Carlisle paedophile who sexually assaulted child could face life sentence
A paedophile who molested a young girl has been told he could receive a life prison sentence.
David Stevenson, 53, was convicted unanimously by a jury of three sexual assaults on a child. This followed a trial at Carlisle Crown Court.
Stevenson was also found guilty of breaching a sexual offences prevention order he received in 2006.
Jurors in his trial heard this order was put in place after he was convicted, in 2006, of raping and indecently assaulting a girl aged in her early teens.
Stevenson had denied the more recent sexual abuse of the younger girl.
But, having heard all evidence in the case, a jury of seven women and five men found him guilty of all four crimes.
Judge Peter Davies adjourned the case, asking for background information to be made available before he passes sentence at the crown court on July 21.
But Judge Davies told Stevenson, of Compton Street, Carlisle, that in view of his previous rape conviction he faces a life prison sentence unless there are deemed to be “exceptional circumstances”.
Stevenson was remanded in custody.
*A woman on trial with Stevenson was convicted of aiding and abetting the sexual assault of a child aged under 13.
She was also remanded in custody by Judge Davies until next month, and told she must expect “a significant custodial sentence”.
CHILD RAPIST’S CONVICTION APPEAL FAILS
A MAN who repeatedly raped a vulnerable young girl has failed in his bid to get his convictions overturned on appeal, after arguing that the girl was suffering from false memory syndrome.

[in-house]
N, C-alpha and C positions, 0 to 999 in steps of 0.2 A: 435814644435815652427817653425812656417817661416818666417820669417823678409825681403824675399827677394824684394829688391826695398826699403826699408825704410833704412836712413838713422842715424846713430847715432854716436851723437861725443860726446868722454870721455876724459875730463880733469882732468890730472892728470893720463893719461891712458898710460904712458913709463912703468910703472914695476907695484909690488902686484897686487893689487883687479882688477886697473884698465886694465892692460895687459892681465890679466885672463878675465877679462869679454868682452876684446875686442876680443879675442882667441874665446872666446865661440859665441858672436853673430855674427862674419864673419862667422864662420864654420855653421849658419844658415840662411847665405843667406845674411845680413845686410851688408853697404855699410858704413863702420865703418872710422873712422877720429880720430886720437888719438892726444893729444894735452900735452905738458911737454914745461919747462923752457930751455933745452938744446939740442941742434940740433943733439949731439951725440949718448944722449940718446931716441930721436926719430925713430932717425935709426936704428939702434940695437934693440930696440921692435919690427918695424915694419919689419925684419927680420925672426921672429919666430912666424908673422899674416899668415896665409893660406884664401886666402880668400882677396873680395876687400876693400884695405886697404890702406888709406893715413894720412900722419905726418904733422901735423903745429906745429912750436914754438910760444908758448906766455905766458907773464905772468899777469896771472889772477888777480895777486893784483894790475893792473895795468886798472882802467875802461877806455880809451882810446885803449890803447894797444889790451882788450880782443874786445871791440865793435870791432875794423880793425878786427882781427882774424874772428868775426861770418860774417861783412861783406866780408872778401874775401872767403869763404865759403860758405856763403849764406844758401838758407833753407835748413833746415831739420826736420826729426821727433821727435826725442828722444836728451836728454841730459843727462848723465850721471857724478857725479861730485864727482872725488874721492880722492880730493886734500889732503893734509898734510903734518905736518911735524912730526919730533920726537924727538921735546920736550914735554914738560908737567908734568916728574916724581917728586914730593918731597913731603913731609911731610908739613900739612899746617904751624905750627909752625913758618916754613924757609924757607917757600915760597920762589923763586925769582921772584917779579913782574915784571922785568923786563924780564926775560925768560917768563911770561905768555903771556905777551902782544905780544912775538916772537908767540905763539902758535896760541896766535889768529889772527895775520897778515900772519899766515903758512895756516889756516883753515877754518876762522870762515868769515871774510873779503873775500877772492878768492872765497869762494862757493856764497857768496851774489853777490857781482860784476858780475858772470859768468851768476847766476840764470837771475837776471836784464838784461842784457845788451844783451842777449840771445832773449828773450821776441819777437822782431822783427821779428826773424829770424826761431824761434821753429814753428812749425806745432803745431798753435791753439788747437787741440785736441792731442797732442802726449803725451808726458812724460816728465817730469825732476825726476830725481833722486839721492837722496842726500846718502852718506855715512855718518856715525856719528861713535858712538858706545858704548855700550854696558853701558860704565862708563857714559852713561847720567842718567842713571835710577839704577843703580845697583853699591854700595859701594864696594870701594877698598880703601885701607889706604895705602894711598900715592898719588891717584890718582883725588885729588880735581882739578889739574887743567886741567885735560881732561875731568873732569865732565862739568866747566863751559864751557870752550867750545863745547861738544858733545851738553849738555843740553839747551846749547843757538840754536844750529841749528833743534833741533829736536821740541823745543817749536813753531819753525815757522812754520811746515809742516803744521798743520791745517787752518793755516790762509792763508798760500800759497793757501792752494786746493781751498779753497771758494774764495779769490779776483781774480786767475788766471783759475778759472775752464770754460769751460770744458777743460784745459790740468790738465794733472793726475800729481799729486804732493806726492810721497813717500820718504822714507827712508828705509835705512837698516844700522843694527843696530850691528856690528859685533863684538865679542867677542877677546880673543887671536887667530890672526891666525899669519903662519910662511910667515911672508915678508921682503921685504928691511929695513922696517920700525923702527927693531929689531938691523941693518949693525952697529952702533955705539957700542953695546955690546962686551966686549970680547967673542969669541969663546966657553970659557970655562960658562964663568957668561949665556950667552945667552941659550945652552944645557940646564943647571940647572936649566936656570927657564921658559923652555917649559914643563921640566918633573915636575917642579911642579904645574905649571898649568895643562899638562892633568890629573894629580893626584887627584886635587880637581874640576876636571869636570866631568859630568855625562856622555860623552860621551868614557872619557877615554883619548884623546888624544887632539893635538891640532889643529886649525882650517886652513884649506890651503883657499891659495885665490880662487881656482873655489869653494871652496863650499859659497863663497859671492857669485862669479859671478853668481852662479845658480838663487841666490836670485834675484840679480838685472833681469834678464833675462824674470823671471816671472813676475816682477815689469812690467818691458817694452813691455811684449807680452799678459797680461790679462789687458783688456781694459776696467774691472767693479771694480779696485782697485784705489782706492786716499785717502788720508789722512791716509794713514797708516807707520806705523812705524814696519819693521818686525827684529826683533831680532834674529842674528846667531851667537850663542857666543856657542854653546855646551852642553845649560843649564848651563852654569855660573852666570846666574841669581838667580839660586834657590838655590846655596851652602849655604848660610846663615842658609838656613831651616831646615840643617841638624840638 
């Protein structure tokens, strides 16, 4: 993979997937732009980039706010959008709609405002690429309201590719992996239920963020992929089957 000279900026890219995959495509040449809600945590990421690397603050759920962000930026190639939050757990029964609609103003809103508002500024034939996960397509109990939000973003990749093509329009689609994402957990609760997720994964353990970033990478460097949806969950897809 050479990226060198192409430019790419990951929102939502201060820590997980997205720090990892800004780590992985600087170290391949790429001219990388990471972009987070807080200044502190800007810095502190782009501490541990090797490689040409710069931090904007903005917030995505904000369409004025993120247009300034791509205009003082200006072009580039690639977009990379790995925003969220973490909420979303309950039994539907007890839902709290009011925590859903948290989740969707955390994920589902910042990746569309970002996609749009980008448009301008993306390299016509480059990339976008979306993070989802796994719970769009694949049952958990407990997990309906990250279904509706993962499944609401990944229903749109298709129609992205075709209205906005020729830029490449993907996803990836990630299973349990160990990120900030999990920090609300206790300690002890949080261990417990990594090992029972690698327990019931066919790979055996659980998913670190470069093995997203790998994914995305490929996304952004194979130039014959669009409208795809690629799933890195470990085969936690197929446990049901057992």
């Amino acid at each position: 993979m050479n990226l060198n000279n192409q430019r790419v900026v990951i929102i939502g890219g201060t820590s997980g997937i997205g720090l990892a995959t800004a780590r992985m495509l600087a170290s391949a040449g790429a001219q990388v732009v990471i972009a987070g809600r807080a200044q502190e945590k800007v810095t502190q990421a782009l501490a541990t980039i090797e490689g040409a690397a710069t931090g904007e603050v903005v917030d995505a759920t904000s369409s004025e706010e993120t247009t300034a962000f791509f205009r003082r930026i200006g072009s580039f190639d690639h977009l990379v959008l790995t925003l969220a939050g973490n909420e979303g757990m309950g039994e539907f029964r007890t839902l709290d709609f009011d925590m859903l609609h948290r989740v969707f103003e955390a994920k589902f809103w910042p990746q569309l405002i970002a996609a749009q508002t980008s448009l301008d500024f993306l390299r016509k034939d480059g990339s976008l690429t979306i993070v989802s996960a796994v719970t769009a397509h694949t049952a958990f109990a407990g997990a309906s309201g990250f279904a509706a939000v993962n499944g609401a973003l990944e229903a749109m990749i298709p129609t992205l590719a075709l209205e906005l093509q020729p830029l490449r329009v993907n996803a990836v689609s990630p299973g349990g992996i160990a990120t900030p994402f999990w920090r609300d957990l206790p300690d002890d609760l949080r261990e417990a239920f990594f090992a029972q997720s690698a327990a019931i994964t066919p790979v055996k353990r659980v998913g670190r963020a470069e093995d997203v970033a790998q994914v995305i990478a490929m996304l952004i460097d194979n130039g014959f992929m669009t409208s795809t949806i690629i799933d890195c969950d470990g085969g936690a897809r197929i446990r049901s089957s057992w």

David Stevenson, 42, of Cragg Road, Cleator Moor, was arrested eight years after the attacks, when memories of the rapes returned to his victim following intensive therapy for psychological disorders.
Stevenson was jailed for 10 years after being convicted of three specimen counts of rape at Canterbury Crown Court last year.
Yesterday he appealed against those convictions at London’s Criminal Appeal Court, before Lord Justice Hughes, Mr Justice Mackay and Mr Justice Treacy.
The court heard that the rapes had taken place during the mid-Nineties, but that the victim had “lost” her memories of them, which only returned when a psychologist probed deep into her subconscious in 2004.
But lawyers for Stevenson argued that his trial had been unfair, because they had not been allowed by the judge to develop their argument that the memories of the victim regarding the rape were false and in fact were symptoms of her psychological problems.
They claimed that her “appalling” childhood had led her to make false allegations of sexual abuse against a number of adult males.
The trial had been unfair because they had not been allowed to question the victim on this issue by the trial judge despite requesting permission to do so, Stevenson’s legal team argued.
Lord Justice Hughes agreed that a request to develop such an argument before the jury should have been granted by the trial judge in the right circumstances.
But he concluded that such a request had not in fact been made in this way at the trial, saying the way Stevenson was putting his case had been fundamentally altered between trial and appeal.
He also added that there must be firm evidence of a pattern of false allegations for such a request to be granted and said that was absent in this case.
In this case there was a “wholly insufficient basis” for Stevenson’s arguments said Lord Justice Hughes, dismissing the appeal.